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I always get confused whenever I find myself in this situation. I get emails asking to send someone some pictures and other information. When replying, what should I write?

  1. Kindly find the attached pictures and link for your reference.
  2. Kindly find the attached pictures and link for your information.

Or should I use any other words to make it simpler? What about "for your needful"? Please let me know.

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    Use Please instead of kindly- Please find the attached... If your are giving them information that you want them to know then you can use "for your information" if your are giving them something you would like them to be able to refer to then use "for your reference." (NEEDFUL is just wrong). You can also avoid the whole thing with something like: "Here's the pictures you asked for."
    – Jim
    Commented Aug 7, 2014 at 5:24
  • Just a word on this answer: "Please find attached the requested pictures and information, for your reference. Please let me know if anything else is needed/required." I believe the word attached is a little bit odd. Try something like this: Attached are the requested pictures and.....for your reference.
    – jim_nr
    Commented Sep 29, 2014 at 5:20
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    Please find attached is actually a set phrase in English, and is completely correct and preferred over @jim_nr's answer in a formal setting.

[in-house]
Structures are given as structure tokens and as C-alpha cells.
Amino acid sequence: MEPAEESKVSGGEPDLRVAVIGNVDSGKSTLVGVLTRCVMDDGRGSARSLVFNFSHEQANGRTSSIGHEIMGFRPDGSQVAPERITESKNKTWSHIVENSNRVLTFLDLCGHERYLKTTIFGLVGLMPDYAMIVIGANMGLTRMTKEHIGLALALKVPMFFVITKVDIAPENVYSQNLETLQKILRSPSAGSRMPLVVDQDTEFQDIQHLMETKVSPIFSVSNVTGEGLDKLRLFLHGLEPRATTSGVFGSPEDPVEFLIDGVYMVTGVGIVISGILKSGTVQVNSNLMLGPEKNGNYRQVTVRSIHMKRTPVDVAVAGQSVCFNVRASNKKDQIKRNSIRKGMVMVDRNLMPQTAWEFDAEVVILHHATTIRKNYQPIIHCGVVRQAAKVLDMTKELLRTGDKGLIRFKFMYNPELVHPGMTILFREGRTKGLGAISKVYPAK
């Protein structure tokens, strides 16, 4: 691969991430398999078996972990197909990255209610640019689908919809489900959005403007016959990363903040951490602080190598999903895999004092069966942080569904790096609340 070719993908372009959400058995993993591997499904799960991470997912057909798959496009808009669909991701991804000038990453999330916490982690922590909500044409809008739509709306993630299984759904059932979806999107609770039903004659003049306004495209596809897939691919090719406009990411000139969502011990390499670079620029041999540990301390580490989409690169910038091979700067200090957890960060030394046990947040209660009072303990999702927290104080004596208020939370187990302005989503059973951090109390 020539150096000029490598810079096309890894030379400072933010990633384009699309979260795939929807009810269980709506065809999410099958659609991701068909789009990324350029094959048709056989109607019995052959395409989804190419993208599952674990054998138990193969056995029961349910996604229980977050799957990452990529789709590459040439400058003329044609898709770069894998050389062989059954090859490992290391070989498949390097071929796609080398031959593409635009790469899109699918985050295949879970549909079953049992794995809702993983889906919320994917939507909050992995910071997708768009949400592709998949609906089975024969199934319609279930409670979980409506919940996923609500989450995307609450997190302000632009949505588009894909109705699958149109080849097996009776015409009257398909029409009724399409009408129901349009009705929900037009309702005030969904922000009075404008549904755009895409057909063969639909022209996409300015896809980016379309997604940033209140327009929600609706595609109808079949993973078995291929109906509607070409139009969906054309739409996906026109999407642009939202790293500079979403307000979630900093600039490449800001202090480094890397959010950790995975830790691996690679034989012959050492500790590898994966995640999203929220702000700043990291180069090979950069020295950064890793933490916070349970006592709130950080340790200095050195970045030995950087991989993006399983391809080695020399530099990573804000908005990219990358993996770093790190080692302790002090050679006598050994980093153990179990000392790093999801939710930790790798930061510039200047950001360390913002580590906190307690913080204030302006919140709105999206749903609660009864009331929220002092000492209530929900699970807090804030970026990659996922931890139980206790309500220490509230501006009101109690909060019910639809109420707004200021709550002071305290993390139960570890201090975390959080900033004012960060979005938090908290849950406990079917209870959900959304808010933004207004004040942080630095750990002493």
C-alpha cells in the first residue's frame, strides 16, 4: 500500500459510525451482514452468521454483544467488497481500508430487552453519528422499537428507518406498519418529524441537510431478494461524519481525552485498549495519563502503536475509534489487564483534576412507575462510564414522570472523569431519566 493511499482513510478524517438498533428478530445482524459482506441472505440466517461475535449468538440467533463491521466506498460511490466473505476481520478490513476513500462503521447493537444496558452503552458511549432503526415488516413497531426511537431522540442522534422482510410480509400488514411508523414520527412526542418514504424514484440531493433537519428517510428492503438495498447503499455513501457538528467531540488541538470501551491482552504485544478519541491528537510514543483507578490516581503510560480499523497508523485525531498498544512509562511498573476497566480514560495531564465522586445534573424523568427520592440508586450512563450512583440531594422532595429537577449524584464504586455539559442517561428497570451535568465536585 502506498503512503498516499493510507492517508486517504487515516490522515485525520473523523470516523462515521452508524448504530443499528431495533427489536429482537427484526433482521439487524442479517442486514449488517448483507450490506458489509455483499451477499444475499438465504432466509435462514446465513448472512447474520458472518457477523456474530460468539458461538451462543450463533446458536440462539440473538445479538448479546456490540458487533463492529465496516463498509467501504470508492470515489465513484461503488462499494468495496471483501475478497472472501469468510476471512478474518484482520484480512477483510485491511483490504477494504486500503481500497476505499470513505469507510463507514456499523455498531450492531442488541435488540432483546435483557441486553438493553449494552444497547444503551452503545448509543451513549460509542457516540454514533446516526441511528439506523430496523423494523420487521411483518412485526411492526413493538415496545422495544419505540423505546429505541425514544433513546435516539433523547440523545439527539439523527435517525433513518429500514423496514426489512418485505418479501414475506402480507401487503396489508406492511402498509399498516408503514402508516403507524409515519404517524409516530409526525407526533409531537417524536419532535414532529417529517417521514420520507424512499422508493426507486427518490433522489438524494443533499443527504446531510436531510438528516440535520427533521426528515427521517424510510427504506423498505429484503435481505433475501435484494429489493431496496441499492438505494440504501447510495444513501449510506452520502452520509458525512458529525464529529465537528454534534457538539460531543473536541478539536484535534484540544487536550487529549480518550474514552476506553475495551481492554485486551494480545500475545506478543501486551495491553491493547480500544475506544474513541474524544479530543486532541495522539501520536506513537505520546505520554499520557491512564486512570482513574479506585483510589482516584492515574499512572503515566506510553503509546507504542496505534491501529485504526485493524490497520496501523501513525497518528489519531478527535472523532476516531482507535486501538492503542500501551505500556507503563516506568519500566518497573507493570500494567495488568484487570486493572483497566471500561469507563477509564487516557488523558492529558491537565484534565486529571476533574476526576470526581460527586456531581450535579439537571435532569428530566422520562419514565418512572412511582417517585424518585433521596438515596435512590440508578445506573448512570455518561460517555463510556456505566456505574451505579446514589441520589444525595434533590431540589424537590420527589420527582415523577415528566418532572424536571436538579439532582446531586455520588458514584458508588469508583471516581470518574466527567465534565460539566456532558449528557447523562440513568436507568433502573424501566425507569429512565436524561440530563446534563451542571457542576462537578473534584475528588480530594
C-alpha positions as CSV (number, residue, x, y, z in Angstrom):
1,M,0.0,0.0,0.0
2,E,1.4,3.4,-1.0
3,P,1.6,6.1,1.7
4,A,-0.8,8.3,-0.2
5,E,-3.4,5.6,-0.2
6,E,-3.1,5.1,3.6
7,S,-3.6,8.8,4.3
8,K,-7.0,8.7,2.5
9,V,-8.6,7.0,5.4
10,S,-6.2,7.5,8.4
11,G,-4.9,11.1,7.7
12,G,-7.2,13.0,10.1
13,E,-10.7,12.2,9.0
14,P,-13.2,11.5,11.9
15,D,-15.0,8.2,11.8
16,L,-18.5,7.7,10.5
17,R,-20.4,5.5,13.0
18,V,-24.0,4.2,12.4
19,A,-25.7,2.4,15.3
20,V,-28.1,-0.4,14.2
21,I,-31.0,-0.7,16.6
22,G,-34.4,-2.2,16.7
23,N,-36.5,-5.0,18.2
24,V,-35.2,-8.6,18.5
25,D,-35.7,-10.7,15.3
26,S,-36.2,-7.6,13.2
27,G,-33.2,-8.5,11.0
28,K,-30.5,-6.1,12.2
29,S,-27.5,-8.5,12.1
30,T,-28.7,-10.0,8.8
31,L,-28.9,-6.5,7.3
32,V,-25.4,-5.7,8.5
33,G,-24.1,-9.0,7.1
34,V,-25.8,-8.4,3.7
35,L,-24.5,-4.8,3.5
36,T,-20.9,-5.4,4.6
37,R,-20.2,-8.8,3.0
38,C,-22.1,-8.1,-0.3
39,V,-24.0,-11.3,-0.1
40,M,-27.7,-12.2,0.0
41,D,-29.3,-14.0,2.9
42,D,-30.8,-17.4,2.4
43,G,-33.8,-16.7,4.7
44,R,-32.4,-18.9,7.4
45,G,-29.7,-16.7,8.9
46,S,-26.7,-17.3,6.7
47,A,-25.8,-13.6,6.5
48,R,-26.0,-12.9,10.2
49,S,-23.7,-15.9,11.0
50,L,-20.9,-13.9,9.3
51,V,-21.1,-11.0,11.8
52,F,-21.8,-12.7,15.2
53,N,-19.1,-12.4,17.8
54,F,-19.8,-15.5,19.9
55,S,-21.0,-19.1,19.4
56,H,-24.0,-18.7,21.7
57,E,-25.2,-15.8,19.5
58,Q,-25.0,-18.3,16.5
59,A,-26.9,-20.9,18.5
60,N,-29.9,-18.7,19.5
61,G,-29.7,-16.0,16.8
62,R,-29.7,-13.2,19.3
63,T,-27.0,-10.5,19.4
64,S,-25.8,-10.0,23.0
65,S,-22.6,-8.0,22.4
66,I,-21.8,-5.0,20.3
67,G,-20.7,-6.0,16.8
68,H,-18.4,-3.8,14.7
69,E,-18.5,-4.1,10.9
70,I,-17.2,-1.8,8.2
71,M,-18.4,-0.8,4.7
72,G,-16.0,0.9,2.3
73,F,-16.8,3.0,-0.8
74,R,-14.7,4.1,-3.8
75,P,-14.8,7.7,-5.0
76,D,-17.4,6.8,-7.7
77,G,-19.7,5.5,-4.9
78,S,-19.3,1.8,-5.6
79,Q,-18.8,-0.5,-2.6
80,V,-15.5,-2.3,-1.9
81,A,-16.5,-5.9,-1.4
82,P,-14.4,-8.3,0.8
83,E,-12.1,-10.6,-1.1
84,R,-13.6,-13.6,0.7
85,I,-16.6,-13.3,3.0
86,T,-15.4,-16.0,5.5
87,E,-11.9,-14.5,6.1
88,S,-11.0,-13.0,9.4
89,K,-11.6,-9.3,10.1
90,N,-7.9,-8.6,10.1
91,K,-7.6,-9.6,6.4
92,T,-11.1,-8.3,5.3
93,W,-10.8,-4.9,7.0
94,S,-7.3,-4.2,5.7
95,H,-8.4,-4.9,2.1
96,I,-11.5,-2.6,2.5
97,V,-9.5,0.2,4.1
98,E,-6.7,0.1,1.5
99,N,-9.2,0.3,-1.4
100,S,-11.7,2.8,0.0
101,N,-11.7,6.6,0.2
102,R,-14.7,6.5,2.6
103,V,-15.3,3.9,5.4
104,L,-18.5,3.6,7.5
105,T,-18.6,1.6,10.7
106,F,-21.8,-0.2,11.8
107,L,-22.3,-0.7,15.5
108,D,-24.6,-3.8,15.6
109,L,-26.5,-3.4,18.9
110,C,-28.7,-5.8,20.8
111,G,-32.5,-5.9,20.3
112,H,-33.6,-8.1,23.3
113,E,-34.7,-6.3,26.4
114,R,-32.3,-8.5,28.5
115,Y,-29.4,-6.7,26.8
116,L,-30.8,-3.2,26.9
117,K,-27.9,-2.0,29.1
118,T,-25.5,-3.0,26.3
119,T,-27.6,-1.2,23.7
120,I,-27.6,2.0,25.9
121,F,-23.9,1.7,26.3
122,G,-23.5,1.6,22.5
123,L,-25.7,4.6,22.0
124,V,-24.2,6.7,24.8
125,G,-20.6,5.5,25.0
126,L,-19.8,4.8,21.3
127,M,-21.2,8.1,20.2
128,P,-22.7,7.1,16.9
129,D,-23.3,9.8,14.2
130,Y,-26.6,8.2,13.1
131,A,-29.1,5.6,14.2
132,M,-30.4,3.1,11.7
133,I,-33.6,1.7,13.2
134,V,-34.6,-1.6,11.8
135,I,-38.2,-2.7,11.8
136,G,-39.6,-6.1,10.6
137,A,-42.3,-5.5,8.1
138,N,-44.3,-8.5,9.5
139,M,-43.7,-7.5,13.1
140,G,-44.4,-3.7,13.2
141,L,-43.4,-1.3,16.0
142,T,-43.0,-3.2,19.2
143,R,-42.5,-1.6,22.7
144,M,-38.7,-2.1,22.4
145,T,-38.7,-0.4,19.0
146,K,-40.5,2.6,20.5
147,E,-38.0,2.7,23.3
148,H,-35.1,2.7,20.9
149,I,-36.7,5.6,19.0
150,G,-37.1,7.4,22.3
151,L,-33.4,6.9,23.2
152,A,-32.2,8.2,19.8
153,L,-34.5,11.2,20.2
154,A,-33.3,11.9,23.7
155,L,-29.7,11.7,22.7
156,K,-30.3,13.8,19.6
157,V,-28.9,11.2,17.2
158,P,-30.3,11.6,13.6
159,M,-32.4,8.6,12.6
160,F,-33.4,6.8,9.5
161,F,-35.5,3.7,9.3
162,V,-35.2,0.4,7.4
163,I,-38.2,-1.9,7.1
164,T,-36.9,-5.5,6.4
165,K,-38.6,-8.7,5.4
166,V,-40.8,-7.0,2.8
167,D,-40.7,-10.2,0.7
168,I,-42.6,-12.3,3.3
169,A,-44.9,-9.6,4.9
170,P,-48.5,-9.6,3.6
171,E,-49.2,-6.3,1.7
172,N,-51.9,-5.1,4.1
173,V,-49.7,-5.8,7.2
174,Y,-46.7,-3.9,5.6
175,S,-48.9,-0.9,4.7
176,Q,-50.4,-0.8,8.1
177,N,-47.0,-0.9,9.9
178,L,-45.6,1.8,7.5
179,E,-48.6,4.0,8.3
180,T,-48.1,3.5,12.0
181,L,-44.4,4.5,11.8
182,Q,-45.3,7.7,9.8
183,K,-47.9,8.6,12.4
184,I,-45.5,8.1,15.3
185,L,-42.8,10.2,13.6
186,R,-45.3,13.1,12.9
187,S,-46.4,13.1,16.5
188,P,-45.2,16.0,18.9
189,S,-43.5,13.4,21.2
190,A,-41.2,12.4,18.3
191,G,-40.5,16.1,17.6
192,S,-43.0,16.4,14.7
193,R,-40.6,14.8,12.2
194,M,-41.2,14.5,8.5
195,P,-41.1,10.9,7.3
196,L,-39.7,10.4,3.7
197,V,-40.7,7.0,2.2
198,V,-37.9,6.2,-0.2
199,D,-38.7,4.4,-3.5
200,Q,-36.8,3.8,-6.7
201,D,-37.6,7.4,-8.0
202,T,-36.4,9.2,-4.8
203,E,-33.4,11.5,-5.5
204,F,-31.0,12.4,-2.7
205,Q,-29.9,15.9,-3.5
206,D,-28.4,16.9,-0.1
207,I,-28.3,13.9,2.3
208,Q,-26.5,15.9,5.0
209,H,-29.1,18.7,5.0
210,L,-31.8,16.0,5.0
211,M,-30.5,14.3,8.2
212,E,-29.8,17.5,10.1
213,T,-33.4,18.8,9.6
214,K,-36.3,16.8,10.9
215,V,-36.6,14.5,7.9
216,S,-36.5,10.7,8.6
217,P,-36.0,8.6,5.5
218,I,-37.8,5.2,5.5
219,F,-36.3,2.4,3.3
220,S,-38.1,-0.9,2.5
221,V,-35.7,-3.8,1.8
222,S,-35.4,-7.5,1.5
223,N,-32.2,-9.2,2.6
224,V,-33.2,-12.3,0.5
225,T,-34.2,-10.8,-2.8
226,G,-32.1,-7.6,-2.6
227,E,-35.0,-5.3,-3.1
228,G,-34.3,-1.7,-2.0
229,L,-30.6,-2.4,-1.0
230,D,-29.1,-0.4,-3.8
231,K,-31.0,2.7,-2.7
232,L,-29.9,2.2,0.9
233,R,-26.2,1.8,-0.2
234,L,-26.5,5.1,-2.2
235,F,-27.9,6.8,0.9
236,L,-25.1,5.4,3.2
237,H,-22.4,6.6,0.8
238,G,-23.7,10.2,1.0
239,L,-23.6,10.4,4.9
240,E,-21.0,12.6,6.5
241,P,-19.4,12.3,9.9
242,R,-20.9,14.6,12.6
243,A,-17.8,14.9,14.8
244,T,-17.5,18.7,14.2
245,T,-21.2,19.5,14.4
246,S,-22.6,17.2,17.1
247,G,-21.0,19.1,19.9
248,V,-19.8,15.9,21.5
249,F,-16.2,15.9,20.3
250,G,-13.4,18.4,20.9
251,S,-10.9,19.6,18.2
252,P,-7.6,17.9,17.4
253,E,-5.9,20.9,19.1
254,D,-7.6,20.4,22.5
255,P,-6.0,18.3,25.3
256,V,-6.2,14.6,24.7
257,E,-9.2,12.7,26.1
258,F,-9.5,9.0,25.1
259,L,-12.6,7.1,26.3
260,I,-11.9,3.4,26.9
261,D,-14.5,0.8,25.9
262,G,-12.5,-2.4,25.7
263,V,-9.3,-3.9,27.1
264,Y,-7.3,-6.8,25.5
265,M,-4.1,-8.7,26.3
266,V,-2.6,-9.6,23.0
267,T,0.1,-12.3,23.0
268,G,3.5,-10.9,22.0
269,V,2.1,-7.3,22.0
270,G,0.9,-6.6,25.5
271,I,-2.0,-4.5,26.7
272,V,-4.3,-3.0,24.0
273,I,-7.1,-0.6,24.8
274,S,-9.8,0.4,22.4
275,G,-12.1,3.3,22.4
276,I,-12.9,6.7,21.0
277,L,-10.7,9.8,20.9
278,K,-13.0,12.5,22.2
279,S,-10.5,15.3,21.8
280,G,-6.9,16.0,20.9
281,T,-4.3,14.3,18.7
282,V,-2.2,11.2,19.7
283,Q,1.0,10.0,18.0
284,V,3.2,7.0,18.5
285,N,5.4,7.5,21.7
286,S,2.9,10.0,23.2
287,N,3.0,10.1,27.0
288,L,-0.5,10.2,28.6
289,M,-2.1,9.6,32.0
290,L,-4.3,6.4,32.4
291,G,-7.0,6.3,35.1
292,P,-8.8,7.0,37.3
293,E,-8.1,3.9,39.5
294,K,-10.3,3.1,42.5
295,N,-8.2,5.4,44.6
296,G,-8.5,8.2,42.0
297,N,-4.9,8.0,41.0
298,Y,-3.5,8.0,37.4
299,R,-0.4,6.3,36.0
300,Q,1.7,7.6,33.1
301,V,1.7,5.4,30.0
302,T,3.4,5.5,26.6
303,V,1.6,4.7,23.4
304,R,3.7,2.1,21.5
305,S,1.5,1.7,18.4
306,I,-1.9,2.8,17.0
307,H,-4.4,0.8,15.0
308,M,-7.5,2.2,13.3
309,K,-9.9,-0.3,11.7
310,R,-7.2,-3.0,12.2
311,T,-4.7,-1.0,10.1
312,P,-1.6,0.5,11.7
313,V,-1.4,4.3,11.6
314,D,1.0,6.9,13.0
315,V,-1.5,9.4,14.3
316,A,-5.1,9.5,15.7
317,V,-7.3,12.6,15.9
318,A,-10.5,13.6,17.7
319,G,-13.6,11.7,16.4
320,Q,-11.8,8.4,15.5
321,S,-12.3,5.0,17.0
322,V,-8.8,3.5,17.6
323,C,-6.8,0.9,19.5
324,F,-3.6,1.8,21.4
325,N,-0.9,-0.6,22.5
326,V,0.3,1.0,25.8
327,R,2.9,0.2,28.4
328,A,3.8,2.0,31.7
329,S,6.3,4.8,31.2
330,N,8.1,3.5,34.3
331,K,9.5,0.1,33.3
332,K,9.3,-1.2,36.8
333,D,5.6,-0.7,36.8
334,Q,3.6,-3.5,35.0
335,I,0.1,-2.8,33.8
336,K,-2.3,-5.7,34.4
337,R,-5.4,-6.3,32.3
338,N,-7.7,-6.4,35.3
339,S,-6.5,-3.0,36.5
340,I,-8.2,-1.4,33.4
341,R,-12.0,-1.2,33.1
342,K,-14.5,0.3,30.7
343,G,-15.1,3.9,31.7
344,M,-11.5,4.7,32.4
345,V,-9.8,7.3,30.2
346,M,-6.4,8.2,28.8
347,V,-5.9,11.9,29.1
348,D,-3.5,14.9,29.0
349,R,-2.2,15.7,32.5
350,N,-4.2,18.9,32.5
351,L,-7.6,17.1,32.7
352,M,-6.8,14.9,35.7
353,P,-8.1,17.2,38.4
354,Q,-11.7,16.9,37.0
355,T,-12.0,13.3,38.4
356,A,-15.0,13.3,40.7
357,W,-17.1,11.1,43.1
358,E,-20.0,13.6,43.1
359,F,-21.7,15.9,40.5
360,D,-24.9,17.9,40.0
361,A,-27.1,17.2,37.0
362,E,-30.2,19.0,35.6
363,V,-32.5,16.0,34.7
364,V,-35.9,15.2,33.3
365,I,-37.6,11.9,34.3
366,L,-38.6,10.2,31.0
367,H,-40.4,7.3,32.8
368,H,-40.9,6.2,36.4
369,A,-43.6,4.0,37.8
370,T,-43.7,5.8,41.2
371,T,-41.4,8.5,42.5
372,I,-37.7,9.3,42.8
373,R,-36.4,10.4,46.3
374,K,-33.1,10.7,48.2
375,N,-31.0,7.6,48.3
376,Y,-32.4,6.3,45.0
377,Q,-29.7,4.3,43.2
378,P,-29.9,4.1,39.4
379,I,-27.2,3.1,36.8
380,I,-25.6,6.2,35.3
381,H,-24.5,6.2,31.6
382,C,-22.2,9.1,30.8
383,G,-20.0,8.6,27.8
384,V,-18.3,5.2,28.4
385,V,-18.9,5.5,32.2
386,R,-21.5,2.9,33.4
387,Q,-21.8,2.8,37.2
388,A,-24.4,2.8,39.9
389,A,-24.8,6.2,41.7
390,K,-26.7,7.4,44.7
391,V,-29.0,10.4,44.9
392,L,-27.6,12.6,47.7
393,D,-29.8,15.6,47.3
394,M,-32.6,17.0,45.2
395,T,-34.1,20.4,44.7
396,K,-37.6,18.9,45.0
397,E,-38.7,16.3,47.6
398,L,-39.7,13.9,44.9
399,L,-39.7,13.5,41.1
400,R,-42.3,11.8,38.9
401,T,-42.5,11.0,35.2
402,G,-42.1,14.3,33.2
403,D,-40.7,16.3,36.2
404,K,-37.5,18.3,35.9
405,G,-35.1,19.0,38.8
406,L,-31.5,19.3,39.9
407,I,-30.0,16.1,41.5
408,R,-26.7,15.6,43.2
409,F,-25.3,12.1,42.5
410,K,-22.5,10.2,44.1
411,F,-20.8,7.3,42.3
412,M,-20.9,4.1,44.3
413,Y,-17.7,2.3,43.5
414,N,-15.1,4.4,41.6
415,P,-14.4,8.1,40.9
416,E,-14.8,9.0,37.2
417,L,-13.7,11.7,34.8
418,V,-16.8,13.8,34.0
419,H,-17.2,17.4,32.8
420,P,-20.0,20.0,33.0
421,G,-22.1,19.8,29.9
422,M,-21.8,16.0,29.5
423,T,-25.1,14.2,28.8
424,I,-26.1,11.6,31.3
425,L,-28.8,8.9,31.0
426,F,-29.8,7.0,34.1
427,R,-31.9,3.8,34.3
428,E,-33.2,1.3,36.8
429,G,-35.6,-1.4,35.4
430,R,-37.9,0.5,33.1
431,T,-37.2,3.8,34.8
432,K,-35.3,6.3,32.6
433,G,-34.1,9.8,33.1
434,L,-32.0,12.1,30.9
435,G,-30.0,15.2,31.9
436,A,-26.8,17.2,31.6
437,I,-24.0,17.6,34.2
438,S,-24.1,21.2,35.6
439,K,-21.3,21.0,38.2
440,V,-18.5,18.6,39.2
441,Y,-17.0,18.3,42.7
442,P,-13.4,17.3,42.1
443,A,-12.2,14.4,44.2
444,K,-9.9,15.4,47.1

– Sanchises
    Commented Sep 29, 2014 at 10:36
  • Using the words "find" and/or "find attached the" in this question is a bit archaic. Why not use: "I have attached the requested..." or "Attached are the requested..." This is a more formal and common way in business correspondence...especially in emails.
    – jim_nr
    Commented Sep 29, 2014 at 10:57
  • It's interesting that Garner's Modern American Usage (page 303) has this: "*enclosed please find; *please find enclosed; *enclosed herewith; *enclosed herein. These phrases--common in commercial and legal correspondence--are archaic deadwood for here are, enclosed is, I've enclosed, or the like. Interestingly, business-writing texts have consistently condemned the phrases since the late 19th century: [...]" Commented Sep 29, 2014 at 12:09

3 Answers 3

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It depends on how formal/informal the situation, and by extension, the email is.

For a formal setting, you could use:

Hi [...]

Please find attached the requested pictures and information, for your reference. Please let me know if anything else is needed/required.

Thank you, [...]

For an informal setting, anything simpler goes:

Dear [...],

Here are the pictures and links you were looking for.

Look up some in-depth strategies on writing formal letters here. It might help.

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  • Is it ok to Use>Dear Roji Jee, Please find the below Picasa link and attached pictures for your reference.-if she asking pictures to send it to her guests.Can't we use -for your needful/for your necessary action.thanks